Ask any real estate professional about the benefits of investing in commercial property, and you'll likely trigger a monologue on how such properties are a better deal than residential real estate. Commercial property owners love the additional cash flow, the beneficial economies of scale, the relatively open playing field, the abundant market for good, affordable property managers and the bigger payoff from commercial real estate.
But how do you evaluate the best properties? And what separates the great deals from the duds?
To be a player in commercial real estate, learn to think like a professional. For example, know that commercial property is valued differently than residential property. Income on commercial real estate is directly related to its usable square footage. That's not the case with individual homes. You'll also see a bigger cash flow with commercial property. The math is simple: you'll earn more income on multifamily dwellings, for instance, than on a single-family home. Know also that commercial property leases are longer than on single-family residences. That paves the way for greater cash flow. Lastly, if you're in a tighter credit environment, make sure to come knocking with cash in hand. Commercial property lenders like to see at least 30% down before they'll give a loan the green light.
The best way to find the most profitable investments? Hire an experienced agent. Give us a call. We just happen to know a few.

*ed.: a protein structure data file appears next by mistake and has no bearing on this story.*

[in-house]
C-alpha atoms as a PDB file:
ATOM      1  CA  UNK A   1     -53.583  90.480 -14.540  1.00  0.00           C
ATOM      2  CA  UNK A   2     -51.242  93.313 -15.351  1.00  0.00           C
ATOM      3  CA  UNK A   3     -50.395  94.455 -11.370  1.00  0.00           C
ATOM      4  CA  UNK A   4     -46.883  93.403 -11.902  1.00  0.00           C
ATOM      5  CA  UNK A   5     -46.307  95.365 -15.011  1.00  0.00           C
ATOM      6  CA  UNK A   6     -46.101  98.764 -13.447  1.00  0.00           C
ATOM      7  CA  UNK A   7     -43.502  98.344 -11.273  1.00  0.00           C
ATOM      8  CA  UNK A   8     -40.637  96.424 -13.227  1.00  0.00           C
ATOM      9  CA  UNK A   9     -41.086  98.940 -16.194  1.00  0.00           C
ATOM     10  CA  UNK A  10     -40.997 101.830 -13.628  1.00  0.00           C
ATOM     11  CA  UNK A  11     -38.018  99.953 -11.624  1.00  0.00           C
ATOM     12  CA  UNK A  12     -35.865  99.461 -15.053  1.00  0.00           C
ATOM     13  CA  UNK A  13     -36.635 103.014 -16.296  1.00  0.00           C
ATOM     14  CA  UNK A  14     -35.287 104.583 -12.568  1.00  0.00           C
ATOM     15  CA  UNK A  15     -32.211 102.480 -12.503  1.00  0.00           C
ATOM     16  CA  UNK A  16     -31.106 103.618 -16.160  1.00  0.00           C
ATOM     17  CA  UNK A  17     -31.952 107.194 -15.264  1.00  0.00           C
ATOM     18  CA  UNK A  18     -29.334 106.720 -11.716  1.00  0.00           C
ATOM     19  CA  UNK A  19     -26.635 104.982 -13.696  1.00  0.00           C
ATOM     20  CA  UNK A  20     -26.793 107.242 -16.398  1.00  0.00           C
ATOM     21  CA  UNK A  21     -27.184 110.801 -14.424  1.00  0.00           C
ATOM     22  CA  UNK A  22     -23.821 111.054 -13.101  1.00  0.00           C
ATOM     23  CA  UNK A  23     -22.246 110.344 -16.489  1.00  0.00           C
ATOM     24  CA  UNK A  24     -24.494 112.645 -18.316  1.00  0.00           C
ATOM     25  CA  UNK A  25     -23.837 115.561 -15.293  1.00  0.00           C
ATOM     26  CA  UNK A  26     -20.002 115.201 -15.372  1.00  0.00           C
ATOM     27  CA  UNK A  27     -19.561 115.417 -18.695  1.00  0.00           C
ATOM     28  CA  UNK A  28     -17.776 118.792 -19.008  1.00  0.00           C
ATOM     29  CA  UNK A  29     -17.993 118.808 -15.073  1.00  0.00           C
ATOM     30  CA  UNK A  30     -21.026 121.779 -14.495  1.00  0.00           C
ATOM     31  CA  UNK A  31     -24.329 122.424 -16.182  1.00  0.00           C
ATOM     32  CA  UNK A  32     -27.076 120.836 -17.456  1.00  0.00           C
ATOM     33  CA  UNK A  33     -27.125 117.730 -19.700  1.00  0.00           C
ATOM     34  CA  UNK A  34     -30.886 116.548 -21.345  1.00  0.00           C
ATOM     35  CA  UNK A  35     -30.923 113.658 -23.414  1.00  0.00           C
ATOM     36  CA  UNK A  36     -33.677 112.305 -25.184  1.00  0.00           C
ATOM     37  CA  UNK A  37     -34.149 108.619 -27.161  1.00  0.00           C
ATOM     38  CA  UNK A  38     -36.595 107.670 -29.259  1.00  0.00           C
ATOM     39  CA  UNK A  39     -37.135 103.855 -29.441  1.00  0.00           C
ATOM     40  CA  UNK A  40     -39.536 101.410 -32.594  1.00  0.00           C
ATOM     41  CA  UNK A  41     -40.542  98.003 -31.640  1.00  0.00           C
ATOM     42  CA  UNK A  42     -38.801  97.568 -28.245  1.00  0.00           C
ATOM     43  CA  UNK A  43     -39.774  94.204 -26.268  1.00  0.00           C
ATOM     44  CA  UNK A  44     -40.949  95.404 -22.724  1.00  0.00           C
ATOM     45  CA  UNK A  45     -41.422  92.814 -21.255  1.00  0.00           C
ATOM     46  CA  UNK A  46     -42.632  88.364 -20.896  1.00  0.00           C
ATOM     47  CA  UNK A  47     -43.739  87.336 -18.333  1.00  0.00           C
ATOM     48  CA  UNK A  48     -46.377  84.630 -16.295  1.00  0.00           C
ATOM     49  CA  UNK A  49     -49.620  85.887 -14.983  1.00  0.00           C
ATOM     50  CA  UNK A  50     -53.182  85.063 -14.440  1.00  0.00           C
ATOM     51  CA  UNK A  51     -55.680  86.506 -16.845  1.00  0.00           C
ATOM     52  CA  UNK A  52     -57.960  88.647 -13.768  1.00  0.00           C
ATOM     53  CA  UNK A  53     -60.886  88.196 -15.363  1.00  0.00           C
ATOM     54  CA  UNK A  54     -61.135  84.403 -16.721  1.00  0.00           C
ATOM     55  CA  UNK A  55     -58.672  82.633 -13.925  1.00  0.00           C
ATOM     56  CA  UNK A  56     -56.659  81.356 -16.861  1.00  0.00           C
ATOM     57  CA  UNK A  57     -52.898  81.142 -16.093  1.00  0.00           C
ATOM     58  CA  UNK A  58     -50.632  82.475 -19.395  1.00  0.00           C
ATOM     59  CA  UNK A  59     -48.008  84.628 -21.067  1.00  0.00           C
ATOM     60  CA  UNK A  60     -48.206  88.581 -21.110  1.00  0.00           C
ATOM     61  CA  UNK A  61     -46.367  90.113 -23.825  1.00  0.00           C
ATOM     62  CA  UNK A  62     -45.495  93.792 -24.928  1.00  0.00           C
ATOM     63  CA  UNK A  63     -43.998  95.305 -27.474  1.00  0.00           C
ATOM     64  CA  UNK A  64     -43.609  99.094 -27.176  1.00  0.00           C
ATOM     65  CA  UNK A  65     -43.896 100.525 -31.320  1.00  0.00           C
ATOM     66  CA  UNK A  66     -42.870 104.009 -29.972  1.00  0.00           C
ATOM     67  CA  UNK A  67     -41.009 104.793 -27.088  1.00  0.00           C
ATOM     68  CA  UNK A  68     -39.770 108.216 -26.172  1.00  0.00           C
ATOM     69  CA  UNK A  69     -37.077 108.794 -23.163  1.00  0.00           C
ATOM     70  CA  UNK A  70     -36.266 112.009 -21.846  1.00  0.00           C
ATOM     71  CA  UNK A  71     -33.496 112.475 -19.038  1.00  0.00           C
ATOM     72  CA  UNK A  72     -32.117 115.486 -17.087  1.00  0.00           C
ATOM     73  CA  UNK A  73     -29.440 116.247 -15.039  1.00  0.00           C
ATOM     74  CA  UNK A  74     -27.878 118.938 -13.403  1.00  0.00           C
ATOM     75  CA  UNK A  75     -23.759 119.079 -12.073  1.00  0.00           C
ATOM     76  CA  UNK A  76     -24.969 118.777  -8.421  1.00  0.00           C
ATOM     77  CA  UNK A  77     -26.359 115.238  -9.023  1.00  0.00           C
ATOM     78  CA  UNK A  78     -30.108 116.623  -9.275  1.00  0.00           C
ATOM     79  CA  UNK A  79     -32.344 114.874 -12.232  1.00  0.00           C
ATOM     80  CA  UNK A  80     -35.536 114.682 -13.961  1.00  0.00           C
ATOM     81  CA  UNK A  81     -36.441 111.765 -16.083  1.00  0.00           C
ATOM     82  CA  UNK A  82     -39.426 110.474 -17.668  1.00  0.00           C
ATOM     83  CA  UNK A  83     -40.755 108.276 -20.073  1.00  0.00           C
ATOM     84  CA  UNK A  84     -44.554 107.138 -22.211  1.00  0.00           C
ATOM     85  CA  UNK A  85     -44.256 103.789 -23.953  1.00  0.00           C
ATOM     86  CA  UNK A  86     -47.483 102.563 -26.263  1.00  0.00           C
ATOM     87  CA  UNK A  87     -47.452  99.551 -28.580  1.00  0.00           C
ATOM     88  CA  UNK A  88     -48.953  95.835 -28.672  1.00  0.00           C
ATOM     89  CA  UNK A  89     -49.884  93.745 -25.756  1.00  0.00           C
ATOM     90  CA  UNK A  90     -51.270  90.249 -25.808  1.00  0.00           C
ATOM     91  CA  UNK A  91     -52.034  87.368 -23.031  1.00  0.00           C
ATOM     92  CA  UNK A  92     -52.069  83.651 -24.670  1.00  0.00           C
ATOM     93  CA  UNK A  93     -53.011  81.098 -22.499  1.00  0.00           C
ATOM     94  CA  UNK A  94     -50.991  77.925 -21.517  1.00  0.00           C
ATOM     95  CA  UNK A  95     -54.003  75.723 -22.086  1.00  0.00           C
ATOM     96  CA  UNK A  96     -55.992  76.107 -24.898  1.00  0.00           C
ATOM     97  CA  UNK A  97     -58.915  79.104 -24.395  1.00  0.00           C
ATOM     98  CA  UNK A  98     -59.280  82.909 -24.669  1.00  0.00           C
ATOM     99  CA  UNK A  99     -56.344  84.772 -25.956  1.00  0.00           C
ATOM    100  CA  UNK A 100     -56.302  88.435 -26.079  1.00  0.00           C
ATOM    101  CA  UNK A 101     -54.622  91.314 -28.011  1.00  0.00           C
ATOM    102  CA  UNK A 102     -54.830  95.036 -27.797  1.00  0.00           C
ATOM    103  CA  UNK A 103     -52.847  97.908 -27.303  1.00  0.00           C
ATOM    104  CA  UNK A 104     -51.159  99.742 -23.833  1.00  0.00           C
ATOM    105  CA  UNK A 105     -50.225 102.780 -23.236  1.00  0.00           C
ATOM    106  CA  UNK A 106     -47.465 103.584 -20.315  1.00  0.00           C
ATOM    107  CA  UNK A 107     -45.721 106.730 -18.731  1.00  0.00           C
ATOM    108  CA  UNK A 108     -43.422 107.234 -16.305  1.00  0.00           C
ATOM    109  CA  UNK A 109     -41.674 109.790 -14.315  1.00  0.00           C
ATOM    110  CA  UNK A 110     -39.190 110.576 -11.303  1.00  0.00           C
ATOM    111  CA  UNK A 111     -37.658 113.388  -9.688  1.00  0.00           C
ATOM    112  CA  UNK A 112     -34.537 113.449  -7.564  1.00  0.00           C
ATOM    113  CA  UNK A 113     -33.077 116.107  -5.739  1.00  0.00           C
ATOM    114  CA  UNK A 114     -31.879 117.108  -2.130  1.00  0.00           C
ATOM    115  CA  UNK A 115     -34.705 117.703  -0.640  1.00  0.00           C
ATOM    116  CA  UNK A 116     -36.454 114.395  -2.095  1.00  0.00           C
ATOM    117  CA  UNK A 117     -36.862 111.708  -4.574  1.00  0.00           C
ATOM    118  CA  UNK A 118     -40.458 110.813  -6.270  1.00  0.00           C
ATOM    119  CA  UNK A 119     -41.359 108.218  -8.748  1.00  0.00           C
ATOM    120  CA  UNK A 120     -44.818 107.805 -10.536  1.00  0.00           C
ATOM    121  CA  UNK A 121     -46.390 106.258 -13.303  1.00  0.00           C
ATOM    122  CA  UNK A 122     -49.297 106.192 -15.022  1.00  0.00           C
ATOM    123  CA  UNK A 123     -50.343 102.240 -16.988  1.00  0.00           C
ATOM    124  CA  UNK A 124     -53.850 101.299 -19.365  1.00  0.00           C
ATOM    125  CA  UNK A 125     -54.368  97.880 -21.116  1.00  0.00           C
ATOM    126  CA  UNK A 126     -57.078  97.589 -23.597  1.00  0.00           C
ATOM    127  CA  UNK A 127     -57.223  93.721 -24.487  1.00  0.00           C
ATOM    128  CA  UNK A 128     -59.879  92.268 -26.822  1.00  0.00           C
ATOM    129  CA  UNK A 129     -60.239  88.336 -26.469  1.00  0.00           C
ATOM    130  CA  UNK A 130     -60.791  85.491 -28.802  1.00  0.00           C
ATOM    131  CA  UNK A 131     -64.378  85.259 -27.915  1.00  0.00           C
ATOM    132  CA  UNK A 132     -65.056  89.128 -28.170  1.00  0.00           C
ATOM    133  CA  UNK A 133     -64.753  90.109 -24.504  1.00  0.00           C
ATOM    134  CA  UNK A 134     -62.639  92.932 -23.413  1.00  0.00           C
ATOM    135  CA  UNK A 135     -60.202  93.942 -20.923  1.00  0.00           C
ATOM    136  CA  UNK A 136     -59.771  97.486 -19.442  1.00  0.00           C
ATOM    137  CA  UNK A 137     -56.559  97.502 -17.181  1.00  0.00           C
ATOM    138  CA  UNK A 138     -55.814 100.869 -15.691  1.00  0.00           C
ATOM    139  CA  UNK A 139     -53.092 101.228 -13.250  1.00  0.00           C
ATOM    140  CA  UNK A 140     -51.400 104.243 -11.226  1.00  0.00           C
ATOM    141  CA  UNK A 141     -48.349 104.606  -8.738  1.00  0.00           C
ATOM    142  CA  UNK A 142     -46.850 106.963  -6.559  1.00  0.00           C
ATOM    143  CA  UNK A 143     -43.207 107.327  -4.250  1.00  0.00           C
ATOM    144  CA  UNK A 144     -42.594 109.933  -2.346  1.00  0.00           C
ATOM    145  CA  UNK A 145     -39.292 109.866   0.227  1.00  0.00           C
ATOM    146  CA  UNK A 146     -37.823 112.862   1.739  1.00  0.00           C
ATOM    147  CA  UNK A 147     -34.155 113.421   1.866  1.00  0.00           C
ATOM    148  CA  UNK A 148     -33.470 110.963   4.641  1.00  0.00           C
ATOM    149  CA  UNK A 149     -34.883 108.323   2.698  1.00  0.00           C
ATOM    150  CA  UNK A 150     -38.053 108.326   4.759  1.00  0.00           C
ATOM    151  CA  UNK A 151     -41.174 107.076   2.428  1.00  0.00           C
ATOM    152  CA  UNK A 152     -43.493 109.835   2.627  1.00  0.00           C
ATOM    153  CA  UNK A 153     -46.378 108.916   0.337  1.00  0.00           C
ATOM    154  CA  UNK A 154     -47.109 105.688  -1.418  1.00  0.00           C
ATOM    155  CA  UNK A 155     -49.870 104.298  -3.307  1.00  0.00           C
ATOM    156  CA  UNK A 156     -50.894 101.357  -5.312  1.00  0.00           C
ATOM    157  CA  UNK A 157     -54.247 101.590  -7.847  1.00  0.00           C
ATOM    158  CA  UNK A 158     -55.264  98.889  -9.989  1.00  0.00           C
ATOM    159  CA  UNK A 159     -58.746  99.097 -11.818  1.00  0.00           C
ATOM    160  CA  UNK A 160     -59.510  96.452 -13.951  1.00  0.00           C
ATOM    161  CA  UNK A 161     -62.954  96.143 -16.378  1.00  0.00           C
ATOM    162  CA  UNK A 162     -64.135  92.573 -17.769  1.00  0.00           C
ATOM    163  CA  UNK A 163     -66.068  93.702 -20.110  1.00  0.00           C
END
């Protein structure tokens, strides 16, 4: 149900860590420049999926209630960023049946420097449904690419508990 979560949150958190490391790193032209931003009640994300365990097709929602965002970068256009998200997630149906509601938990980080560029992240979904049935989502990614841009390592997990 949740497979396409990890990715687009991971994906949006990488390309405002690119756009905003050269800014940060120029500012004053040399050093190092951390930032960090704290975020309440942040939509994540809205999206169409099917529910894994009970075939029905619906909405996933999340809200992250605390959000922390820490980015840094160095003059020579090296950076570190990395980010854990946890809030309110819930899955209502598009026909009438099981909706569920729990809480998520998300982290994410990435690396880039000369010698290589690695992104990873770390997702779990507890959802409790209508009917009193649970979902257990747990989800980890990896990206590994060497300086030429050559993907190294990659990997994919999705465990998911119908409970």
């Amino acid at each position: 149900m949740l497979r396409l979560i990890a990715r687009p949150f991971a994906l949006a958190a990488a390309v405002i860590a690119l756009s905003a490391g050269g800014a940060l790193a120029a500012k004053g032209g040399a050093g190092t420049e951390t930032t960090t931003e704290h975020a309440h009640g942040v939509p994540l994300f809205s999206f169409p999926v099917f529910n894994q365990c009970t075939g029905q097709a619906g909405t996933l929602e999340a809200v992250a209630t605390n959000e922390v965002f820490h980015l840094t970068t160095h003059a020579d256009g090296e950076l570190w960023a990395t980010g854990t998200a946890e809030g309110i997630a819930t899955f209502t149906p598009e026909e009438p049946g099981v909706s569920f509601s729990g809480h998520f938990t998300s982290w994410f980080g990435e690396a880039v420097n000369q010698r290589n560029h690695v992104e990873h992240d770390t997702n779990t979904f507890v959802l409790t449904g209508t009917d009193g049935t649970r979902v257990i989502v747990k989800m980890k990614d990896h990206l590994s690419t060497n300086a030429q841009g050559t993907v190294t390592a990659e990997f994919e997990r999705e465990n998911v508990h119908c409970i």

Commercial real estate differs from residential in many ways, including the metrics by which feasibility and return on investment are measured. Here are three metrics you should be familiar with and consider, with the help of an experienced broker.
Net Operating Income (NOI) - The NOI of a commercial real estate property is calculated by evaluating the property's first year gross operating income and then subtracting the operating expenses for the first year. You want to have positive NOI.
Cap Rate - A real estate property's "cap" – or capitalization – rate, is used to calculate the value of income producing properties. For example, an apartment complex of five units or more, commercial office buildings, and smaller strip malls are all good candidates for a cap rate determination. Cap rates are used to estimate the net present value of future profits or cash flow; the process is also called capitalization of earnings.
Cash-on-Cash - Commercial real estate investors who rely on financing to purchase their properties often adhere to the cash-on-cash formula to compare the first-year performance of competing properties. Cash-on-cash takes the fact that the investor in question doesn't require 100% cash to buy the property into account, but also accounts for the fact that the investor will not keep all of the NOI because he or she must use some of it to make mortgage payments. To uncover cash on cash, real estate investors must determine the amount required to invest to purchase the property, or their initial investment.